Lock in to protect yourself from further volitility

Mortgage bonds had a terrible day on Friday following a stronger than anticipated Bureau of Labor Statistics Jobs Report.  The stock market also suffered its worst single day losses of 2015 following the report that many believe has backed the Federal Reserve into a corner, forcing them to raise short term interest rates to help slow an overheating job market.  However, without signs of inflation, this puts the Fed in a difficult situation.  If they raise rates too soon they could lose some of the gains in overall economic strength they have made as well as show inflation even further.  However, if they fail to act they could create an economy that will need much harsher rate hikes just to try to prevent the job growth from creating excess inflation.  Either way, the Fed is at risk.

One of the key external drivers keeping mortgage interest rates lower is the rate of returns offered by European bonds.  The European Central Bank (which is the US version of the Federal Reserve) announced a bond buying program similar to the US Quantitative Easing program.  This has pushed yields on Germany’s equivalent to the 10 Year Treasury Note down to 0.31%.  When you compare this with the 2.21% currently offered in the US 10 YTN, foreign investors are able to earn a much larger return by purchasing our bonds vs. bonds in Germany.  The volume of foreign investment is helping to drive our bond prices higher, which in turn drives interest rates lower.  This force is likely to continue to play out as our yields move higher and their yields move lower.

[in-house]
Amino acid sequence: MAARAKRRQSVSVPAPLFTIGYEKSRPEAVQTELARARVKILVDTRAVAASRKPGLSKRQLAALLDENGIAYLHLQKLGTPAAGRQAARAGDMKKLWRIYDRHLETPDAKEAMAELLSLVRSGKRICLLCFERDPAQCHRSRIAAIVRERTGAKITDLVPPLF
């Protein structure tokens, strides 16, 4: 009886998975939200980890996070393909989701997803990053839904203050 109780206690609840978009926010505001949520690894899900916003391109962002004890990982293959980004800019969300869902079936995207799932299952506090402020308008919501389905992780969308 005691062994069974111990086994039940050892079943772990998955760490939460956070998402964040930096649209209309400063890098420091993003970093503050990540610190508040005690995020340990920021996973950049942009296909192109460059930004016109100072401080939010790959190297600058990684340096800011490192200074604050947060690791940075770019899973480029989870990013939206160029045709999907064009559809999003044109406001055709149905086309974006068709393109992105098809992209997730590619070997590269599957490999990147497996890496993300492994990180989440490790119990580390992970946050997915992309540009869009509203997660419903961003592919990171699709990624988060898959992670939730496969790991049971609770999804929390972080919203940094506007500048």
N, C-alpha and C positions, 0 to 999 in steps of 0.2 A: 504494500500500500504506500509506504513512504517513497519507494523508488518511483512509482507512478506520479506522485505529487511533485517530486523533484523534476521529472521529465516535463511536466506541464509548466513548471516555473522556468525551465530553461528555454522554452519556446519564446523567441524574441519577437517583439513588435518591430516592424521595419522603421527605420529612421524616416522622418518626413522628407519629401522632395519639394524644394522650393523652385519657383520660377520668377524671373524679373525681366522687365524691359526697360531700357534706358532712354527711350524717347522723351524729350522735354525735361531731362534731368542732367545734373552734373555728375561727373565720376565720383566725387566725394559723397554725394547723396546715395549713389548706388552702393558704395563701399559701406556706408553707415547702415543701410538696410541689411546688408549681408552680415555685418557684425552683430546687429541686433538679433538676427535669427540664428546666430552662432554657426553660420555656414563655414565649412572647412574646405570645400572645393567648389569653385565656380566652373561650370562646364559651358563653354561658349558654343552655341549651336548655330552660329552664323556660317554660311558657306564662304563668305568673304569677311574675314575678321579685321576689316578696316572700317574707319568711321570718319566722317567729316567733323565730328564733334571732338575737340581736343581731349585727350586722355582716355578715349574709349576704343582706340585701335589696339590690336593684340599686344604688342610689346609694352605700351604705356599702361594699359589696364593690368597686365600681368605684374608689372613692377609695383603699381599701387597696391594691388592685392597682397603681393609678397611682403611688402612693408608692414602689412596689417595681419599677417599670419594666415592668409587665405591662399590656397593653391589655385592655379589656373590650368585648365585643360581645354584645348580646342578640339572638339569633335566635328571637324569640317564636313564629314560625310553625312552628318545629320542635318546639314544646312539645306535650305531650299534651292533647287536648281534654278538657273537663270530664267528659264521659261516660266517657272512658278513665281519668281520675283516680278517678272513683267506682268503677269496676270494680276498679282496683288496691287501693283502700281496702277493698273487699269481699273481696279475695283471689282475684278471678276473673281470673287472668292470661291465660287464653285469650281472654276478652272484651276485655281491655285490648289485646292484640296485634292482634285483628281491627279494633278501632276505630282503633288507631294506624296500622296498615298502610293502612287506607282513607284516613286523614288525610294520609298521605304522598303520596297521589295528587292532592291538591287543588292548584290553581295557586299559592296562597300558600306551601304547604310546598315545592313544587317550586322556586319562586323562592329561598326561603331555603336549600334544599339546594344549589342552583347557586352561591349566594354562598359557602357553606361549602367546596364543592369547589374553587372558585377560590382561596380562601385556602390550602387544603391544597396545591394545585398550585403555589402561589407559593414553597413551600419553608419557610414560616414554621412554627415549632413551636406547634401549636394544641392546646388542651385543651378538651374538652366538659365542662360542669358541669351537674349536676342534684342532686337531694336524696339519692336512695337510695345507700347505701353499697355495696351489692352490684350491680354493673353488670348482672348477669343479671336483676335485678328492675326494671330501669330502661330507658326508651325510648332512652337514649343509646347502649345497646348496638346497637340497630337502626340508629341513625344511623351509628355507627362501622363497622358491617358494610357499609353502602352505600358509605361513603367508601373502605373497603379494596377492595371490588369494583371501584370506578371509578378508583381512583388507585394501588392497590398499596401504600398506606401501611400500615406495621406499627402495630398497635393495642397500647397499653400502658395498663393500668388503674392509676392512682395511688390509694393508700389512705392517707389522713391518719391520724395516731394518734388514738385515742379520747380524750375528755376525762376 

Mortgage bonds are now beneath most significant support levels and are trading in a wide range that is capped by the 100 day moving average.  The market has not treated bonds kindly for well over a month now, and there is no sign of any significant improvement in the near term.  For now, we will maintain our locking bias.  If you have a loan in process, you may want to consider protecting yourself from the volatility and continued damage in the market.  Rates are still at amazingly low levels.  It is still a great time to buy or refinance a home.

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